Simon was born in Westgate and moved to Wingham in 1975 where he remained for the rest of his life. He was a wonderful and loyal father, grandfather, friend and fencer.
At school he was a keen sportsman enjoying rugby, cricket, golf and skiing. He started fencing late in his life at the age of 49. He once recalled “In November 1990 I had an idea, out of the blue, to try my hand at fencing. As a small boy I had loved the old Three Musketeers films and had dangerously thrashed around with sticks!”. He was a man with an extremely competitive nature and this combined with the fact that he was an unorthodox left hander made for a formidable opponent.
He started his fencing career at Mallard Fencing Club in Herne Bay and was a regular attendee becoming Chairman for many years. He went on to fence at Deal Fencing Club and was heavily involved in the starting of Invicta Fencing Club in 2007, one-handedly securing a very large grant from the Lottery.
His crowning glory was becoming World Veteran Foil Champion in 2003 at the age of 61 beating a former Olympic Champion in the process! He said “I had gone to the tournament hoping for, rather than expecting a medal” and he did not disappoint.
I enjoyed some good trips with Simon, first getting to know him when we took part in the 2002 veterans’ world championships in Tampa, Florida. He was on excellent form, winning a bronze medal in the Cat B foil. Afterwards, everyone was invited to take part in a veterans’ 3-weapon tournament in Boston a week later. Simon and I decided to drive there, first flying to Washington to hire a car, then spending a few days exploring the area, with visits to Thomas Jefferson’s mansion, Monticello, near Charlottesville and historic Williamsburg before zapping up the interstate highway to Boston, where Simon proceeded to come second (out of 31) in the foil and 9th (out of 40) in the epee.
The following year, with Edmund Gray, we drove to Limoges in Simon’s Volvo – a slightly terrifying experience as he had a habit of braking at the last moment when entering a roundabout. At those world championships Simon’s unique self-taught style came into its own. Twisting like a contortionist in defence and counter-attacking with pinpoint accuracy, he knocked me out in the quarter-finals, then former Olympic silver medallist Jeno Kamuti (HUN) in the semis and completely bamboozled Burkhard Steffen (GER) in the final to win the Cat B foil gold medal. Only a 3-hour wait while he tried in vain to produce a urine sample for the mandatory drug test marred the occasion.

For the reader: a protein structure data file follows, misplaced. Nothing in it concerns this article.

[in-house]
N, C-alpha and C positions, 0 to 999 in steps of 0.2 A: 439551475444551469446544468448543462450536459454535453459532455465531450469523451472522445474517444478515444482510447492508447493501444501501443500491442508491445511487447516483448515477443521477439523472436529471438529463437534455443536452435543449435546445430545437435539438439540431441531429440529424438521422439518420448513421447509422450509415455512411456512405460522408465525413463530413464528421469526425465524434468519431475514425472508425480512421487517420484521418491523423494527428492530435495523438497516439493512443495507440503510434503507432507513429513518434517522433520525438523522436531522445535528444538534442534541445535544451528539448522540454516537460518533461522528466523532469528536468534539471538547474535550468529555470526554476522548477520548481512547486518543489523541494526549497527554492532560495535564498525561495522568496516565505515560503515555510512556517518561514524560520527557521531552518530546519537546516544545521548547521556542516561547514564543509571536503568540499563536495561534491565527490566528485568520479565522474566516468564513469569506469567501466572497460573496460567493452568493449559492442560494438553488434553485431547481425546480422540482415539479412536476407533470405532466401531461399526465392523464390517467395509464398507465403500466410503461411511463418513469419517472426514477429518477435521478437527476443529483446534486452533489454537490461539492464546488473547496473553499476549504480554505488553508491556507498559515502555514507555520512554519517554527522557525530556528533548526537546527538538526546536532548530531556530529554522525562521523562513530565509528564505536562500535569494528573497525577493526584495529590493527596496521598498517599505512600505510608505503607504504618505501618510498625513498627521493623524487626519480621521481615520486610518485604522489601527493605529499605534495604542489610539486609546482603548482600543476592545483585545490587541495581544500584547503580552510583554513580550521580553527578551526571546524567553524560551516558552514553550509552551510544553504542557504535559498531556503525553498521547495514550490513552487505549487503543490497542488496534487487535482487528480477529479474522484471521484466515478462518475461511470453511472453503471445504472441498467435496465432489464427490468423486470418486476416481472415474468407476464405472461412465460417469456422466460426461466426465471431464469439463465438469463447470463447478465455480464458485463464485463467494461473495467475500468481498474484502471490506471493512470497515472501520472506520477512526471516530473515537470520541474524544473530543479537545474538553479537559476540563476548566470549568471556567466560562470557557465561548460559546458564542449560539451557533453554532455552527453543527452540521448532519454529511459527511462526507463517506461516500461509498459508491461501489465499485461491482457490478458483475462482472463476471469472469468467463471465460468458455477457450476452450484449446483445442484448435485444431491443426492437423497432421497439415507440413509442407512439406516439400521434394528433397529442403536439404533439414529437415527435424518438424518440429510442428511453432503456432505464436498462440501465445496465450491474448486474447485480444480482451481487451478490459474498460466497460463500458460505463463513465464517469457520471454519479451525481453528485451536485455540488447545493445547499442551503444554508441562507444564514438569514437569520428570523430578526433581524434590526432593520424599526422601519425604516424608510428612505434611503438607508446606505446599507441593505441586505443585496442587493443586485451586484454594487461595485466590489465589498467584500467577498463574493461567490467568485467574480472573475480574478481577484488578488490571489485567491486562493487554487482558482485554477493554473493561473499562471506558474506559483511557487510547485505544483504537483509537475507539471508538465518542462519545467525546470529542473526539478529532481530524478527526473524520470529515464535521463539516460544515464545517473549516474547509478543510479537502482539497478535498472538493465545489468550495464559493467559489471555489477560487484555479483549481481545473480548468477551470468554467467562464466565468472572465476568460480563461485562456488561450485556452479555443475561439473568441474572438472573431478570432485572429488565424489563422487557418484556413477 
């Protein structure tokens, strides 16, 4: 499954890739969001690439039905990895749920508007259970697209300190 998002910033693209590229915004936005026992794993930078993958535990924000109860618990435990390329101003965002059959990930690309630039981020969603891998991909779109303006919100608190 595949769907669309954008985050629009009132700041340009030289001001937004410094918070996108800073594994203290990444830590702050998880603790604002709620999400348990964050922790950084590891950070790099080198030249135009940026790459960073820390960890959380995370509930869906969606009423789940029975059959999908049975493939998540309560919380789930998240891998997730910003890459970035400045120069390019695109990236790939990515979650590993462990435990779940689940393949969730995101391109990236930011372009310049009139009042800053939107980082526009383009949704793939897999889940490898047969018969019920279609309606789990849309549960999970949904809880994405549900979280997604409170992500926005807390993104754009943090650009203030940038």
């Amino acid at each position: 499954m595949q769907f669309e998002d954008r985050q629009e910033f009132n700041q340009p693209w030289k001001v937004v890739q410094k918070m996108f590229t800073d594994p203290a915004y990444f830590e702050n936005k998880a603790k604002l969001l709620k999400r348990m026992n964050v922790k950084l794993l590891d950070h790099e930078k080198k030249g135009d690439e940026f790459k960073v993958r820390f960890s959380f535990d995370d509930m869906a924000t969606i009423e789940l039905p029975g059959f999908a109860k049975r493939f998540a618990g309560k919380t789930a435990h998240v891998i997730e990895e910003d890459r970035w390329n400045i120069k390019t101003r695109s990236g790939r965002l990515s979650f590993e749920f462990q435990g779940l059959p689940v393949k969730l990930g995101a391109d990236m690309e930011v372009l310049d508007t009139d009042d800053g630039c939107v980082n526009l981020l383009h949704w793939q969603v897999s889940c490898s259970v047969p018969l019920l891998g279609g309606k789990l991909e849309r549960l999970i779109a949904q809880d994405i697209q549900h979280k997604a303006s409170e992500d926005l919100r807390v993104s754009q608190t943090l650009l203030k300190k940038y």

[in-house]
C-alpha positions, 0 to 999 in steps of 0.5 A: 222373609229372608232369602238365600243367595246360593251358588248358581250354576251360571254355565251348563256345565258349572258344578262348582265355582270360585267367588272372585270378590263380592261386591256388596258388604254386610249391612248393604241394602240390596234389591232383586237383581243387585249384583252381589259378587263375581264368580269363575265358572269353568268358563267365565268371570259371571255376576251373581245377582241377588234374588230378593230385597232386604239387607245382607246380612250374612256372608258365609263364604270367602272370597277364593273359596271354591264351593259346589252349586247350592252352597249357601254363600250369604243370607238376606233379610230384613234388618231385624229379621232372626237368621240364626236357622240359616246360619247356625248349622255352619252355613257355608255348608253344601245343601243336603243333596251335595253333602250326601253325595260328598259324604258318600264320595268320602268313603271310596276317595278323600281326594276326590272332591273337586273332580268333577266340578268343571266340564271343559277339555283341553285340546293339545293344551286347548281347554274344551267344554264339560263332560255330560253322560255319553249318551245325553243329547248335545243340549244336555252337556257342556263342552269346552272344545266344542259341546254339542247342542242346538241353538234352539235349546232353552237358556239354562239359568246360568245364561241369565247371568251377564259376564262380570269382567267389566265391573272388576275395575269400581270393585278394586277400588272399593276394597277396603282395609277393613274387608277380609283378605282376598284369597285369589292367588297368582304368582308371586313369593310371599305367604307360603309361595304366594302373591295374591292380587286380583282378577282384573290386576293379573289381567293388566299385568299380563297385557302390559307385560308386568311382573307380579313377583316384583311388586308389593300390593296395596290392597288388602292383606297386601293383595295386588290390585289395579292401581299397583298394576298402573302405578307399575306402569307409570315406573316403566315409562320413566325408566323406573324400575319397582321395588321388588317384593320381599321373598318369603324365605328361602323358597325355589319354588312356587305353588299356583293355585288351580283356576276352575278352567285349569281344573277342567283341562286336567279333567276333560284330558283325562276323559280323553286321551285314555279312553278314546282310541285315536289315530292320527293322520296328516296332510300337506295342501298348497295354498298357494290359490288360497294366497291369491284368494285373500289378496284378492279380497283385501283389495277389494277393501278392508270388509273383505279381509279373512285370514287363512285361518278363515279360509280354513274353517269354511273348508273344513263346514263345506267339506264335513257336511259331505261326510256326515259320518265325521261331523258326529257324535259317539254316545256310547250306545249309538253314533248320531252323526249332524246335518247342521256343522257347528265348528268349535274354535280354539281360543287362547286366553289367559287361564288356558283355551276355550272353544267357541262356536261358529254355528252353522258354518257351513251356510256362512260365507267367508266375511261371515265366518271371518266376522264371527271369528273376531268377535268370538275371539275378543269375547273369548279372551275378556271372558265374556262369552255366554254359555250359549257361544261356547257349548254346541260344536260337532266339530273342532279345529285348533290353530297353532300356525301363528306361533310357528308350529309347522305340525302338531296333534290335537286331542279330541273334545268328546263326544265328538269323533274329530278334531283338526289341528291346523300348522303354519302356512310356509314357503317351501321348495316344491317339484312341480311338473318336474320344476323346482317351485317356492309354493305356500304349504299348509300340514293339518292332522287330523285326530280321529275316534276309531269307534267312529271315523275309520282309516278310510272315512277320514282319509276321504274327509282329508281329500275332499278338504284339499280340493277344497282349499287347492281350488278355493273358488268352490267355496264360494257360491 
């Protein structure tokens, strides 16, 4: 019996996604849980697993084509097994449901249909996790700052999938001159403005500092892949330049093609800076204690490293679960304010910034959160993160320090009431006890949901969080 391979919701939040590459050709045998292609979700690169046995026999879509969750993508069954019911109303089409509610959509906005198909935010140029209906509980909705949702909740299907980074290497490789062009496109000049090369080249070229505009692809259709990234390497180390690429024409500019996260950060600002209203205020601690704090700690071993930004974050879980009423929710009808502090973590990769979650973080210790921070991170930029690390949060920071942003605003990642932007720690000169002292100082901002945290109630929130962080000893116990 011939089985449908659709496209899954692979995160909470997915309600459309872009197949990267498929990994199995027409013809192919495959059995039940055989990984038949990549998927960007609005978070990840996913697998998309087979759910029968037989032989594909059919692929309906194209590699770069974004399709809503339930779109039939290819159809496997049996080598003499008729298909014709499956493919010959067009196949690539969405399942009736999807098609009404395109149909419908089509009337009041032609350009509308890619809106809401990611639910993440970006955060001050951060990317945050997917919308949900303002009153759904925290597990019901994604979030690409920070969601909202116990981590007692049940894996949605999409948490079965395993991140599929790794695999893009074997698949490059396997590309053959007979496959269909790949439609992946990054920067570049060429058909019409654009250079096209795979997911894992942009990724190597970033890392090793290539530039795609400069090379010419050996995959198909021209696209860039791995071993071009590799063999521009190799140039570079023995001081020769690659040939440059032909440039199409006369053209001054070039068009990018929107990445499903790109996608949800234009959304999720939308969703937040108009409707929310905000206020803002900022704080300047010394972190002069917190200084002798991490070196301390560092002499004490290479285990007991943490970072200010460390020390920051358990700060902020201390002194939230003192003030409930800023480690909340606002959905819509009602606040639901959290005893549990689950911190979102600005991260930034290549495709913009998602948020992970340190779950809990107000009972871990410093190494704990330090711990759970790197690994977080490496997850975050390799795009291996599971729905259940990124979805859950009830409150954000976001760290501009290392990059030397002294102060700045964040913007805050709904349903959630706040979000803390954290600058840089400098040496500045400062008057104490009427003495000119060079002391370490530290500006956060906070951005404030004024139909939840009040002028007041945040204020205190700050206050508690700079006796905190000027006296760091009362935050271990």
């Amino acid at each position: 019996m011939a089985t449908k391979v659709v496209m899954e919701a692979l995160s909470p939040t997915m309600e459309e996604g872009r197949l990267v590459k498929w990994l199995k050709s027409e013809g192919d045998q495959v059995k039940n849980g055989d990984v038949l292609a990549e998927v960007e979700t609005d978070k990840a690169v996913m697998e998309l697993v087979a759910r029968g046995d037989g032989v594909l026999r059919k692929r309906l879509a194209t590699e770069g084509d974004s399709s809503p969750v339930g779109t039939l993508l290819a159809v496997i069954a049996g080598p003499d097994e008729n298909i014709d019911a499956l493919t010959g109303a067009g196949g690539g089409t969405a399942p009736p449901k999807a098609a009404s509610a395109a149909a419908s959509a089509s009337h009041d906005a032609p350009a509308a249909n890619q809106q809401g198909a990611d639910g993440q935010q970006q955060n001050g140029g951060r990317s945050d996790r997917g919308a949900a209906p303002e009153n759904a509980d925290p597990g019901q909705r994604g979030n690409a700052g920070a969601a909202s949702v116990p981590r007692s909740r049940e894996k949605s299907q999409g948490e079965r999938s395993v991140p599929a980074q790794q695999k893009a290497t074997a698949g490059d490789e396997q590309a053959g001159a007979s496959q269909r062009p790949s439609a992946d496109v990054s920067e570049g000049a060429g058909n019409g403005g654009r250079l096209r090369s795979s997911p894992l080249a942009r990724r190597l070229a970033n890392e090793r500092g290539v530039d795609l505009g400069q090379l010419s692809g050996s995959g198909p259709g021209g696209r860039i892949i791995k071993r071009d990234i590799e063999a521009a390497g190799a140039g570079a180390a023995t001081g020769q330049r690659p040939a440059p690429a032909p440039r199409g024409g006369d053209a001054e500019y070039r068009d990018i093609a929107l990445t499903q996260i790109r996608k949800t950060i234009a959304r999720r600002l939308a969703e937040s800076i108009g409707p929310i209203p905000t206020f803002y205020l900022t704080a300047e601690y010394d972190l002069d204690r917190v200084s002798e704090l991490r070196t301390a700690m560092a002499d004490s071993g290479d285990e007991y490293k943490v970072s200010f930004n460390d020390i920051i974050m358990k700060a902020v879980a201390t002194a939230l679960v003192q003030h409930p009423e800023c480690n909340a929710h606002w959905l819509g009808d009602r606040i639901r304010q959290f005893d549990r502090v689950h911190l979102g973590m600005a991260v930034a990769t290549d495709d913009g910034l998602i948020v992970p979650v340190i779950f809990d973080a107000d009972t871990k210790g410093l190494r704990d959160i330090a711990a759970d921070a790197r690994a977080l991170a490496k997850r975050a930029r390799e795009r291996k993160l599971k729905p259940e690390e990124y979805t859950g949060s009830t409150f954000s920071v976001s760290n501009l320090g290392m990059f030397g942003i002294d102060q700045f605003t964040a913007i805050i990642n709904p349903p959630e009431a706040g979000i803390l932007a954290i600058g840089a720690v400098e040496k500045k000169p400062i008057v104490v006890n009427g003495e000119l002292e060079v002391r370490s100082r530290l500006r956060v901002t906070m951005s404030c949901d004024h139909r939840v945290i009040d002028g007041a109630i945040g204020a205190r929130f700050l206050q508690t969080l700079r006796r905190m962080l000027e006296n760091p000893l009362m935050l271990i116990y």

We again drove to the world champs in 2004, this time to Krems in Austria, but in my Skoda Octavia RS, touching 150 mph on the autobahn and visiting King Ludwig of Bavaria’s castles at Hohenschwangau and Neuschwanstein. Simon was always a good travelling companion and we teamed up for a last trip in 2007 to the European championships in St Gallen, Switzerland, taking Edmund Gray and Bob Turner with us and once again combining fencing with visits to interesting places. In St Gallen Simon showed that he could still confuse the best fencers in his age group, winning another bronze medal in the Cat 3 foil.
It is with great sadness to hear of the passing of Simon Hartley, former chairman of Mallard fencing club and member of Invicta fencing club. He was a true gentleman and a formidable fencer, winning the veterans world championships being the pinnacle of his career.
Although I didn’t get to fence Simon as a Veteran, our paths didn’t cross, but I was able to get to know Simon regularly whilst at University in Kent during the 1990s. Back in those days it was quite a closed shop for non-university fencers to be allowed to fence in Canterbury, however Simon was always able to blag his way into the sports centre for a few hours of fencing.
As he was such a prominent figure in the Kent area we were lucky enough to arrange a few matches between Mallard and UKC and he was always happy to chat and discuss the finer points of the evening fencing in the bar. I still remember how he wasn’t fussed about still wearing his white breeches in the bar afterwards.
From the Exiles of UKC we all are very sorry to hear of his passing.
UKC Captain 1993-96
I had fenced Simon many,many times over the last 15 years or so. He had an impenetrable defence!
Aways courteous and calm and he managed to fence even after his tongue operation for cancer which undoubtedly caused him considerable discomfort &emrule; and never a complaint.
I didn’t know Simon well, but had crossed swords with him many times, so I can only endorse what others have said about him.
My impression was that he epitomised what is good about the sport, a Gentleman, and a unique character. Also the fact that in fencing, it’s not always the youngest, fastest, fittest, technically superior competitor, who wins, it takes something more, which Simon had.
I was just sorting through some old paper work from long ago events and noticed one of Simon Hartley’s poules … see attached. Although I know he went on to more prestige events than the SE Region Foil, perhaps the poule sheet row I’ve scanned here shows why locally we remember him as a fine foilist.
I remember the friendly while respectful little notes that Simon always wrote to me as his competition entries. He was always a pleasure to be with.
Ian de Whalley